United States District Court, D. South Carolina
C. COGGINS, JR. UNITED STATES DISTRICT JUDGE.
matter is before the Court on Defendant's Motion to
Dismiss Plaintiff's Fifth Cause of Action. ECF No. 6.
Plaintiff filed a Response in Opposition, and Defendant filed
a Reply. ECF Nos. 9, 11. In accordance with 28 U.S.C. §
636(b) and Local Civil Rule 73.02(B)(2), (D.S.C.), this
matter was referred to United States Magistrate Judge
Jacquelyn D. Austin for pre-trial proceedings and a Report
and Recommendation (AReport@). On August 20, 2018, the
Magistrate Judge issued a Report recommending that the Motion
be granted. ECF No. 17. Plaintiff filed objections to the
Magistrate Judge makes only a recommendation to this Court.
The recommendation has no presumptive weight, and the
responsibility to make a final determination remains with the
Court. See Mathews v. Weber, 423 U.S. 261 (1976).
The Court is charged with making a de novo determination of
any portion of the Report of the Magistrate Judge to which a
specific objection is made. The Court may accept, reject, or
modify, in whole or in part, the recommendation made by the
Magistrate Judge or recommit the matter to the Magistrate
Judge with instructions. See 28 U.S.C. §
636(b). The Court will review the Report only for clear error
in the absence of an objection. See Diamond v. Colonial
Life & Accident Ins. Co., 416 F.3d 310, 315 (4th
Cir. 2005) (stating that Ain the absence of timely filed
objection, a district court need not conduct a de
novo review, but instead must only satisfy itself that
there is no clear error on the face of the record in order to
accept the recommendation.@ (citation omitted)).
Fifth Cause of Action alleges Defendant violated the South
Carolina Payment of Wages Act (“Wages Act”), SC
Code Ann. § 41-10-10, et. seq. Defendant contends that
Plaintiff has failed to plausibly allege that she was not
paid her agreed-upon salary. The Wages Act creates a
“cause of action for an employee against an employer
for the employer's failure to pay wages as required by
the Act.” Meisner v. Zymogenetics, Inc., No.
3:12-cv-00684-CMC-PJG, 2014 WL 4721680, at *25 (D.S.C. Sept.
22, 2014) (citing S.C. Code Ann. § 41-10-80(c)). The
Wages Act defines “wages” as
all amounts at which labor rendered is recompensated, whether
the amount is fixed or ascertained on a time, task, piece, or
commission basis, or other method of calculating payments
which are due to an employee under any employer policy or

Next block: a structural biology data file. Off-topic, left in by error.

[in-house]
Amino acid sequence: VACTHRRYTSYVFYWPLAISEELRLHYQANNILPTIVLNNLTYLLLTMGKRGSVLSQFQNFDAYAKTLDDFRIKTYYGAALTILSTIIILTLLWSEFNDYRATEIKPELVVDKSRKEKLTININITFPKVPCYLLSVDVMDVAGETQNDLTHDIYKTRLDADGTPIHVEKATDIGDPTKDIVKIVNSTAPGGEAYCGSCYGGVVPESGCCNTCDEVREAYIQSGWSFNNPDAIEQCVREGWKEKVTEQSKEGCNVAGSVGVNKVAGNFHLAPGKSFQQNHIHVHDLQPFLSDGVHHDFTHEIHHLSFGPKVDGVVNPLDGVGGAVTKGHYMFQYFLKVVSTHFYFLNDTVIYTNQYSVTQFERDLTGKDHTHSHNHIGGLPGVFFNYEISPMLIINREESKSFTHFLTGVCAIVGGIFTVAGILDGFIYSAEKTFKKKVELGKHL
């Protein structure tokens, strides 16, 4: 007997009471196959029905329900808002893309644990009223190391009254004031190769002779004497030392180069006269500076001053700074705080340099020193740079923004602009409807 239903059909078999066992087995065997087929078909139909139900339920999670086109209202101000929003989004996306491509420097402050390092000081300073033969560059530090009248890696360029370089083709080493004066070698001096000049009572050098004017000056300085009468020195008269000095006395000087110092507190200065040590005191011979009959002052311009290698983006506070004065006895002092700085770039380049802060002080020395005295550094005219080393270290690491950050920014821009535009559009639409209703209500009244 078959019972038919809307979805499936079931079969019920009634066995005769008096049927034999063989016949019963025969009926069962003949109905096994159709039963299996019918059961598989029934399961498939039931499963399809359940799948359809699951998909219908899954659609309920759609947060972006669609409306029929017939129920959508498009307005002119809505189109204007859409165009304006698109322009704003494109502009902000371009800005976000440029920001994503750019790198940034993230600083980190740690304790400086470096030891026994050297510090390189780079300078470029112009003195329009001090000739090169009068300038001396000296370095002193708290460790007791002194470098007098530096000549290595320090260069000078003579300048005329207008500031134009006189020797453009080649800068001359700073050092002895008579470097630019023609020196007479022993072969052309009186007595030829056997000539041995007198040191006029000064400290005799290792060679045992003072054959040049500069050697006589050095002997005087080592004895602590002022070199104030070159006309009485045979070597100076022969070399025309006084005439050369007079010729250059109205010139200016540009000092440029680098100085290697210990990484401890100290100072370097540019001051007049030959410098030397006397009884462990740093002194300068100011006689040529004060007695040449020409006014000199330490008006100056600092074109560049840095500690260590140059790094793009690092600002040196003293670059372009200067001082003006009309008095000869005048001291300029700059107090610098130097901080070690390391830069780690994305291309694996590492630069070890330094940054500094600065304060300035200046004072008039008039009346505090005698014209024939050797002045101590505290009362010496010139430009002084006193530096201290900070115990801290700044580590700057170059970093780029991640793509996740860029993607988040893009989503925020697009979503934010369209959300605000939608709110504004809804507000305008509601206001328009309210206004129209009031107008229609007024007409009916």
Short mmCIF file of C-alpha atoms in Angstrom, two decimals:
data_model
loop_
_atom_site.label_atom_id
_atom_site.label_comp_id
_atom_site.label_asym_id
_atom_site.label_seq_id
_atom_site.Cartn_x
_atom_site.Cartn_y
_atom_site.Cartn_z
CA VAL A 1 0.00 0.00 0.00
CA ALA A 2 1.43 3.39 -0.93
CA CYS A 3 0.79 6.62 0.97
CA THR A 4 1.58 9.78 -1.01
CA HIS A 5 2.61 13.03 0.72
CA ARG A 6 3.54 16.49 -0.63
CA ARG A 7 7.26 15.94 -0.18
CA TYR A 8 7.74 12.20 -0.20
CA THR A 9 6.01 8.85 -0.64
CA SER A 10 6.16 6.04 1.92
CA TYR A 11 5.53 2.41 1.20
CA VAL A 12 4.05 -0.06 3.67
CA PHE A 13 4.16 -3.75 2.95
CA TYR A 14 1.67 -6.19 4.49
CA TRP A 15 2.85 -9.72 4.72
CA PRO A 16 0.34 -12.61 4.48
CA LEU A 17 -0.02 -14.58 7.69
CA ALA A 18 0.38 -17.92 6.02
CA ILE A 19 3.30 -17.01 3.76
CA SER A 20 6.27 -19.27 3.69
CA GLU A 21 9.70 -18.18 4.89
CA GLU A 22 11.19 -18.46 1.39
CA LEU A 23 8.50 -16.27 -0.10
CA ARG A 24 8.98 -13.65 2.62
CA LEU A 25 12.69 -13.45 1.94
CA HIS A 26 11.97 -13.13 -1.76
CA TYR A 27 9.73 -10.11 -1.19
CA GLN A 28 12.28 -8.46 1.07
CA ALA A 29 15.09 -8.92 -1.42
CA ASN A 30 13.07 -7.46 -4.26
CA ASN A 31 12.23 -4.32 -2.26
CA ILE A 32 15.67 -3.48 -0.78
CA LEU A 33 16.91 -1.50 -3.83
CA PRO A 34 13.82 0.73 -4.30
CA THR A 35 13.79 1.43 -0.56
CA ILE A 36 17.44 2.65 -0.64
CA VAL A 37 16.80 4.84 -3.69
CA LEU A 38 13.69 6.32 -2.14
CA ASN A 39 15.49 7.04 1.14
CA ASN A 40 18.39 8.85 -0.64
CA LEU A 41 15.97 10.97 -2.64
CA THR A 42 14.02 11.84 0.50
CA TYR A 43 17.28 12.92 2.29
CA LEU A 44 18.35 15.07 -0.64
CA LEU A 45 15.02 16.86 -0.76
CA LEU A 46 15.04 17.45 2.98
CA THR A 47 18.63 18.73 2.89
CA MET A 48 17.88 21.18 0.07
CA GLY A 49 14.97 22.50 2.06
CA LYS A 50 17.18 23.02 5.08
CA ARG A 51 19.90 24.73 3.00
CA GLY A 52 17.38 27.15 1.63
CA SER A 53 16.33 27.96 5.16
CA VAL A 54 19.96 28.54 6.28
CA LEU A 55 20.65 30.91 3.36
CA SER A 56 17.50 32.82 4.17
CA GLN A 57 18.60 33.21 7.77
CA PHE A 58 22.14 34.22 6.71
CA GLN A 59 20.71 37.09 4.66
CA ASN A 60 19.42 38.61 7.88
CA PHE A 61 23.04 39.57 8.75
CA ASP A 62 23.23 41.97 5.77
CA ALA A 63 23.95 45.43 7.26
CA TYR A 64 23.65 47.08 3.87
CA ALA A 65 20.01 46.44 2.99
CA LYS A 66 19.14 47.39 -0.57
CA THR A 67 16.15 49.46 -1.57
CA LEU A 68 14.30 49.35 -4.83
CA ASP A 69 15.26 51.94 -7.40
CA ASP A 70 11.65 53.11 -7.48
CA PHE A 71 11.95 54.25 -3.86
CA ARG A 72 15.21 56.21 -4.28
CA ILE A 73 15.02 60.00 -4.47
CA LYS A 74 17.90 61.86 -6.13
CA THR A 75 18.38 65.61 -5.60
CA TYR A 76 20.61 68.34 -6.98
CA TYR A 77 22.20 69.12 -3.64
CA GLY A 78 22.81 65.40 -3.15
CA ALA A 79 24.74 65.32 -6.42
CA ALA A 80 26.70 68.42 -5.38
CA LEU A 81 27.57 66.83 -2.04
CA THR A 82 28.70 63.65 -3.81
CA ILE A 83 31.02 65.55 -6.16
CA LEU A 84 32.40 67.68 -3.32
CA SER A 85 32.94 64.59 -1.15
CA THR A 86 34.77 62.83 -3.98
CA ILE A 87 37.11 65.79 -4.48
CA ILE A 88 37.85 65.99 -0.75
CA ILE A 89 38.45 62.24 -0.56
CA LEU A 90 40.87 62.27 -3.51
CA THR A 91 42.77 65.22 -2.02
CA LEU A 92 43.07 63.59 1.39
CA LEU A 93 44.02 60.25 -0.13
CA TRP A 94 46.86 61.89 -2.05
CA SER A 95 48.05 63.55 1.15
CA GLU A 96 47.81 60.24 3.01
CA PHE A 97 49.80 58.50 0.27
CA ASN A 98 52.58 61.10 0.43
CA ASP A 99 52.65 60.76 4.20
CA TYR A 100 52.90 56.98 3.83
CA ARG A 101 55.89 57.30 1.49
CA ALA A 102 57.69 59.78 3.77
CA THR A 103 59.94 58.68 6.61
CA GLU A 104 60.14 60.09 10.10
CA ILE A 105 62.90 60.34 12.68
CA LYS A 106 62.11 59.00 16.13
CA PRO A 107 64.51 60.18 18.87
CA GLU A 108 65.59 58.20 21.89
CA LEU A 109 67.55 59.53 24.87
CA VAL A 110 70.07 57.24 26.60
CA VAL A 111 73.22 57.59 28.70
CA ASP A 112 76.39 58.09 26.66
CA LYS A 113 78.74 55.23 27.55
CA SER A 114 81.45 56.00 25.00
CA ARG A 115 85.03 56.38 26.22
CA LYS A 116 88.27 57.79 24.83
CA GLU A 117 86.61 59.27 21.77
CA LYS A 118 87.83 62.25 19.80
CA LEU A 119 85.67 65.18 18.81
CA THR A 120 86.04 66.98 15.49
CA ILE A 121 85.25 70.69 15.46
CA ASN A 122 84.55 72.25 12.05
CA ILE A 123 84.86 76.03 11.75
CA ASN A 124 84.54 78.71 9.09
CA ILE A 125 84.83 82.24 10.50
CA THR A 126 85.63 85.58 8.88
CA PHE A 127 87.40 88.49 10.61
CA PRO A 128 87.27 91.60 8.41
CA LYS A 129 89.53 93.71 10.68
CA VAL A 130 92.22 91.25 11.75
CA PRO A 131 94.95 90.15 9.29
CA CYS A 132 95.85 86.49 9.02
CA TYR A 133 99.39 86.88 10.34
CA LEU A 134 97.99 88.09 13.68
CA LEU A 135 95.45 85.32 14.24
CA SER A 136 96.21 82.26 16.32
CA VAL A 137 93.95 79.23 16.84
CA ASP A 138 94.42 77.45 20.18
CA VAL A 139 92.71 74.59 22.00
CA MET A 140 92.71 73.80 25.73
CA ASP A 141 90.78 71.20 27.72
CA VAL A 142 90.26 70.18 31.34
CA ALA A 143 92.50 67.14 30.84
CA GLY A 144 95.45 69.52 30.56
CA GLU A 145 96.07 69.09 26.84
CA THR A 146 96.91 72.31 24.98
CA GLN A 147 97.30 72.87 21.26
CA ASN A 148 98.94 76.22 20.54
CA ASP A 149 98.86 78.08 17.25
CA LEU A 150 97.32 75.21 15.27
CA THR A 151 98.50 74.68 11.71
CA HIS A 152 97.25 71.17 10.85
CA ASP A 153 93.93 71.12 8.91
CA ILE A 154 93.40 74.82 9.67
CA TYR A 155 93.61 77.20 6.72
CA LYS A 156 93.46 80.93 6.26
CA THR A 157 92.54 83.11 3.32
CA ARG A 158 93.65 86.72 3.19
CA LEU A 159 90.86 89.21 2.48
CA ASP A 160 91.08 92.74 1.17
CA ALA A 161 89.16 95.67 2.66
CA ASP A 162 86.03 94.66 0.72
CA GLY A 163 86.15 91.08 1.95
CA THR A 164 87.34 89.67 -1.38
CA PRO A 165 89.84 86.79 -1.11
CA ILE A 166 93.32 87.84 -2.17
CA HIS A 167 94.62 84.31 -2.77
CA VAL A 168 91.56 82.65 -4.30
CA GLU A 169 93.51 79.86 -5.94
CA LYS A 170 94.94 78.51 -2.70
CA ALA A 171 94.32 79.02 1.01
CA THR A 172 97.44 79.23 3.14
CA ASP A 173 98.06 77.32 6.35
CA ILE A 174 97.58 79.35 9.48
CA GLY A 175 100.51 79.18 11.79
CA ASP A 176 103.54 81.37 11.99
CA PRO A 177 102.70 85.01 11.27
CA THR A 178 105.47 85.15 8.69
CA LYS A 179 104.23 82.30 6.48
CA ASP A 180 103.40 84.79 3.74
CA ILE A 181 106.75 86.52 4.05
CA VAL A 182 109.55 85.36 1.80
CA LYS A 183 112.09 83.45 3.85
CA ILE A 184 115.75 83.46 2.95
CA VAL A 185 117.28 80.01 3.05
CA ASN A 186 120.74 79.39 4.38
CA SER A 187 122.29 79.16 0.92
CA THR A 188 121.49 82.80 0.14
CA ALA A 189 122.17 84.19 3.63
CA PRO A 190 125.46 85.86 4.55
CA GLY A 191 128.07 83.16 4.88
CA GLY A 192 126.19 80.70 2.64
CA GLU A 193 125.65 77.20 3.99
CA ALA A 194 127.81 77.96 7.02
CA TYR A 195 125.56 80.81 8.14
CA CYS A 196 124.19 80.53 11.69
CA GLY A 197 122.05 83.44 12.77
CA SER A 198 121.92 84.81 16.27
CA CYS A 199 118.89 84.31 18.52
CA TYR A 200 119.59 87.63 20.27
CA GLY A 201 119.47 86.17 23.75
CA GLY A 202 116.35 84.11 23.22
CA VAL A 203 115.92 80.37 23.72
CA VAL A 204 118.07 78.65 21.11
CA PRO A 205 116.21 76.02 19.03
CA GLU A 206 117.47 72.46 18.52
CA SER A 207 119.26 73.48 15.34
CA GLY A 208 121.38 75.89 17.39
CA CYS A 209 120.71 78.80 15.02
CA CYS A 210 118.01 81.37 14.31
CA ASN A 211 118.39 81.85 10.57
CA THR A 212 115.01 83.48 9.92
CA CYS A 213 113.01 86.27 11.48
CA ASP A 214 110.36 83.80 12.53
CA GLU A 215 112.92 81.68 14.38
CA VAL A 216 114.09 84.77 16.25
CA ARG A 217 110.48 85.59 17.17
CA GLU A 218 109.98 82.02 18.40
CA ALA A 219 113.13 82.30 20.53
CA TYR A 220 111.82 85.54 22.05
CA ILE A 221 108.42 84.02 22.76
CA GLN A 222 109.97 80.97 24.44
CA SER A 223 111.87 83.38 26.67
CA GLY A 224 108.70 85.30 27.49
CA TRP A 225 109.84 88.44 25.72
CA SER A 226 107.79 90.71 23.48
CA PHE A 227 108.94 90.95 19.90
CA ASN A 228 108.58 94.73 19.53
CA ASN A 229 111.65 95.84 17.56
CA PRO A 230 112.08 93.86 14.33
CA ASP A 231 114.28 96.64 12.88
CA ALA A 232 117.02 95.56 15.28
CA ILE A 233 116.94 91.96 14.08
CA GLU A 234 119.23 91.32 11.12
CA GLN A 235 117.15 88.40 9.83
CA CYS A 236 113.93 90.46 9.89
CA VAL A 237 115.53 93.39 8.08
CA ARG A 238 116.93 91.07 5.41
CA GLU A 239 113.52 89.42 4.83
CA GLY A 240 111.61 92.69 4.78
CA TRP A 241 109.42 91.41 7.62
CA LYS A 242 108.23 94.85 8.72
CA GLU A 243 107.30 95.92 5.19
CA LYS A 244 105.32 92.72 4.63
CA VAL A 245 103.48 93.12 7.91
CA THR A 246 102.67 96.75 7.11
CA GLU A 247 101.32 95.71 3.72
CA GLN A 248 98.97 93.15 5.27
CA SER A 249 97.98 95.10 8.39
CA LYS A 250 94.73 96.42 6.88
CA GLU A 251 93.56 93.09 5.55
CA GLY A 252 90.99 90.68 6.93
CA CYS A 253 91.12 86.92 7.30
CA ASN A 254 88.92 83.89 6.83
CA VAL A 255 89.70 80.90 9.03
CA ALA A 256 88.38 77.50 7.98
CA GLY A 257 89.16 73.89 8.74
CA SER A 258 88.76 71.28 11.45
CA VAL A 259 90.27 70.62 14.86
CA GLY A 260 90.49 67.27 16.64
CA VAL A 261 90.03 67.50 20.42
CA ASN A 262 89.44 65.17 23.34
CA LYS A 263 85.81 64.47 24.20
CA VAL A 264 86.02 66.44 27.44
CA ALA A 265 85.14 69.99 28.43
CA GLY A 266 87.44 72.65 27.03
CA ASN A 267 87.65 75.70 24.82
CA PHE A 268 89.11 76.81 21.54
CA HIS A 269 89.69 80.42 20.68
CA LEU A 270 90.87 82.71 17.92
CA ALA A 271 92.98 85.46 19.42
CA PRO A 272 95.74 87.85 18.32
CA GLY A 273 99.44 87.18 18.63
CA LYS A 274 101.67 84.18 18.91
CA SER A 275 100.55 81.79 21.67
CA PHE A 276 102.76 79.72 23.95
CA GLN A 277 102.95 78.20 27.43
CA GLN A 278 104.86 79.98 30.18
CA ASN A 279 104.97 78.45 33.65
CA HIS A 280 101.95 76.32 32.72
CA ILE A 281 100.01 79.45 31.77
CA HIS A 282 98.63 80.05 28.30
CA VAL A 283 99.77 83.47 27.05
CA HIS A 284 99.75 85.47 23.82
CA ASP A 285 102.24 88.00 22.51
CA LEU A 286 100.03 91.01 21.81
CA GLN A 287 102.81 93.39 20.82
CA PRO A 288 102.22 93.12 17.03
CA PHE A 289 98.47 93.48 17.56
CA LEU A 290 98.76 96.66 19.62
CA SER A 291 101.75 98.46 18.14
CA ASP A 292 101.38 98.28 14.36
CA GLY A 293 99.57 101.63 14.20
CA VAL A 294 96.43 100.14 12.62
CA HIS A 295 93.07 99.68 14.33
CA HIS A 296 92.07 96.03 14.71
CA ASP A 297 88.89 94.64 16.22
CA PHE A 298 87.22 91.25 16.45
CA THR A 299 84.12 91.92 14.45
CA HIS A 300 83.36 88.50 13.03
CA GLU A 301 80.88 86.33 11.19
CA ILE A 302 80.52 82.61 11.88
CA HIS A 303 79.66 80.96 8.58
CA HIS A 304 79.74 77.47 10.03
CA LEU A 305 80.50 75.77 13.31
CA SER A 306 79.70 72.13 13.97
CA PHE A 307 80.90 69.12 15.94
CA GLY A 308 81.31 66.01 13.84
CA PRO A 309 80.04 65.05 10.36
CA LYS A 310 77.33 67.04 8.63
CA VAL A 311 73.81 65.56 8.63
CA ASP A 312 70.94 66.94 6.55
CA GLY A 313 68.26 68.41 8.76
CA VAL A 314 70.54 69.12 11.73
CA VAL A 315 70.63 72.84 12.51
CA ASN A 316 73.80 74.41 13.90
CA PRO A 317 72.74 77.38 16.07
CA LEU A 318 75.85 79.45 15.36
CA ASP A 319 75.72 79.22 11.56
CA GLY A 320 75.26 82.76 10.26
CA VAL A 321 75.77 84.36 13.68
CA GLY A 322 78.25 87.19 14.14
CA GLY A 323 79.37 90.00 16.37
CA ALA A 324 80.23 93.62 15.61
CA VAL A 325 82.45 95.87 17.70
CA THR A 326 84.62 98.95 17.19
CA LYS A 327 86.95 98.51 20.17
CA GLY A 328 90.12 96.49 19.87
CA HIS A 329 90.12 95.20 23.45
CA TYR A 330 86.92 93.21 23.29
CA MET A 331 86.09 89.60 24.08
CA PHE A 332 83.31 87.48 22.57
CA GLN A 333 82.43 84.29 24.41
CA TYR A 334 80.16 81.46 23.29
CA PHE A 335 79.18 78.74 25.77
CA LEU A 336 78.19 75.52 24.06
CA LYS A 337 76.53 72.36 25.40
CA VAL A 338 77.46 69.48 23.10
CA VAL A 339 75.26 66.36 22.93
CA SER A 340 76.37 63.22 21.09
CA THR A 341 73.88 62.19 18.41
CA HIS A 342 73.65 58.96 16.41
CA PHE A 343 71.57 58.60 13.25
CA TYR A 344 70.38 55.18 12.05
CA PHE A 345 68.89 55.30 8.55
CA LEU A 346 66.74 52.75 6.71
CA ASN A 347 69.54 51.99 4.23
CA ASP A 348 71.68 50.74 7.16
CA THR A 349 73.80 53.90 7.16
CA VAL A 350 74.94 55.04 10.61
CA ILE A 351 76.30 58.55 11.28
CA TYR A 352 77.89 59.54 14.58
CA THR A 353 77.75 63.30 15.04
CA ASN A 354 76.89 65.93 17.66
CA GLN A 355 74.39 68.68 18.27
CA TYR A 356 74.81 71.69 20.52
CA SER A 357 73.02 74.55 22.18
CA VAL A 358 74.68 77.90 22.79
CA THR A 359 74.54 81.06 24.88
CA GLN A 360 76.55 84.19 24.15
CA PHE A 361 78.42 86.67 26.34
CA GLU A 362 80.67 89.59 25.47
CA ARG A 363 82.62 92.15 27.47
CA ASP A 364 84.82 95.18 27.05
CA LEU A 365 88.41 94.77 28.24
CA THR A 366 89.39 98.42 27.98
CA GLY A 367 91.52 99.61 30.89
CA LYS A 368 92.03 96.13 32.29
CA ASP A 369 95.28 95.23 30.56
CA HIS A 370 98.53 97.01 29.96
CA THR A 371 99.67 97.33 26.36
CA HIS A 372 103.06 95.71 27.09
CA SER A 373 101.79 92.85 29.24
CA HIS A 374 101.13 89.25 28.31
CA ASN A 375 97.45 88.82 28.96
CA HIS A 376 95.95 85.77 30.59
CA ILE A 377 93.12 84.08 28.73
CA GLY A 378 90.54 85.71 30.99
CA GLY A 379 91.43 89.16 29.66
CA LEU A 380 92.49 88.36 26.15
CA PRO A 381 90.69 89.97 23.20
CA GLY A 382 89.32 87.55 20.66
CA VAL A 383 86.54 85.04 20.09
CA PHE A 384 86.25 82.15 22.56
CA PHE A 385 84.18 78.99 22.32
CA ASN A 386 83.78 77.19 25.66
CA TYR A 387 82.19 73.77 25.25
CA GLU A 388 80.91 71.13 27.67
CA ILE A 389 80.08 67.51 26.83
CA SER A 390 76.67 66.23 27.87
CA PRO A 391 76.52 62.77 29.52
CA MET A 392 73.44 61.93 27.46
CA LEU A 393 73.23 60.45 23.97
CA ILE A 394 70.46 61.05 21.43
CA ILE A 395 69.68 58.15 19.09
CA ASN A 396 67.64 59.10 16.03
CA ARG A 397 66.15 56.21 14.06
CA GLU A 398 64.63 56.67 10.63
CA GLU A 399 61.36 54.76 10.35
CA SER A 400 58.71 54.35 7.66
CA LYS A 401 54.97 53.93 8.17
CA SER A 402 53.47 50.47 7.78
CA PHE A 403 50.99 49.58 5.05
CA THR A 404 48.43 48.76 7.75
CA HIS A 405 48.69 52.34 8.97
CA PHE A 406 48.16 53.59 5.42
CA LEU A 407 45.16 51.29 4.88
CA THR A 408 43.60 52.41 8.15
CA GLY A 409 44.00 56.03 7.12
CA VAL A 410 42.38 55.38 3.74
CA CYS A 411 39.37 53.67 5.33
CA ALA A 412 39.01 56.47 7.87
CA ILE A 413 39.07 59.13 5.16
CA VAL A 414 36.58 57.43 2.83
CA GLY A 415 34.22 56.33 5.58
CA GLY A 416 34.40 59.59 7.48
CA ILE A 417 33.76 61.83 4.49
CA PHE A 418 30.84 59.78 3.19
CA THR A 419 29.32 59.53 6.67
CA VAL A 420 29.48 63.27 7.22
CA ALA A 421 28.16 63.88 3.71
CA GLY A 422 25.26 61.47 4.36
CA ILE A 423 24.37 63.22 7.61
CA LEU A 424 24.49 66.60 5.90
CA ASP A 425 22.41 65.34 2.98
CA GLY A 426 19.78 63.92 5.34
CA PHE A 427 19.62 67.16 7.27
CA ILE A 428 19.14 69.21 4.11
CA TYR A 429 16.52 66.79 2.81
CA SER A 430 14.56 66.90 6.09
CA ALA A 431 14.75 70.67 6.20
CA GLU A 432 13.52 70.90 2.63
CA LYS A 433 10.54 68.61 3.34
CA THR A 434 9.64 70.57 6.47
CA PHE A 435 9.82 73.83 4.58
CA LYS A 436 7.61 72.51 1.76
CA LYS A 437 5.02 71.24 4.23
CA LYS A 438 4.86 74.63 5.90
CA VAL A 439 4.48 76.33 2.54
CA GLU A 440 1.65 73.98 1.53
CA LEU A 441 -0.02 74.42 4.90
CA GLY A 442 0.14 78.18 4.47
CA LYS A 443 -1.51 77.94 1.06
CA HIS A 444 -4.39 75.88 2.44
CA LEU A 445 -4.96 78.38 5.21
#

S.C. Code Ann. § 41-10-10(2) (emphasis added).
Magistrate Judge agreed that Plaintiff failed to state a
claim upon which relief can be granted. She provides a
thorough review of the facts and applicable law. The
Magistrate Judge determined that it was undisputed that
Plaintiff failed to allege that Defendant did not pay her in
accordance with the parties' agreement. The Magistrate
Judge further determined that Plaintiff's argument that
Defendant violated its own policy regarding the salary it
should have agreed to fails to account for the fact that the
amount of wages due in the context of the Wages Act must be
determined by reference to the agreement entered into by the
parties. The Magistrate Judge concluded that Plaintiff's
allegations fall outside the scope of the Wages Act.
objects to the Magistrate Judge's findings. She briefly
contends that she alleged that Defendant failed to pay
Plaintiff her agreed upon salary because Defendant
misclassified Plaintiff's years of experience to
calculate her starting salary. This argument was considered
by the Magistrate Judge.
Court agrees with the Magistrate Judge's conclusion that
Plaintiff's allegations fall outside the scope of the
Wages Act. See Meisner, 2014 WL 4721680, at *26
(stating that the Wages Act “creates a right to be paid
wages due based upon an employment contract”);
Baugh v. Columbia Heart Clinic, 738 S.E.2d 480, 495
(S.C. Ct. App. 2013) (holding that the amount of wages due to
the employees within the meaning of the Wages Act depended
upon the terms of the employees' contracts); Matthews
v. City of Greenwood, 407 S.E.2d 668, 670 (S.C. Ct. App.
1991) (holding that payments to which a plaintiff claimed
entitlement were “not ‘wages' within the
[meaning of the Wages Act]” because they were based on
statutory rights rather than a “contractual right
arising by agreement with his employer”).
requests that, in the event the Court agree with the
recommendation of the Magistrate Judge, the Court allow
Plaintiff an opportunity to amend her Complaint. The Court
finds that it would be futile to allow Plaintiff to amend her
Complaint with respect to the Wages Act.
the Court adopts and incorporates the Report of the
Magistrate Judge. Defendant's Motion to Dismiss  is
GRANTED and Plaintiff's Fifth Cause of
Action pursuant to the South Carolina Payment of Wages Act is
OF RIGHT TO APPEAL
parties are hereby notified of the right to appeal this order
pursuant to Rules 3 and 4 of the ...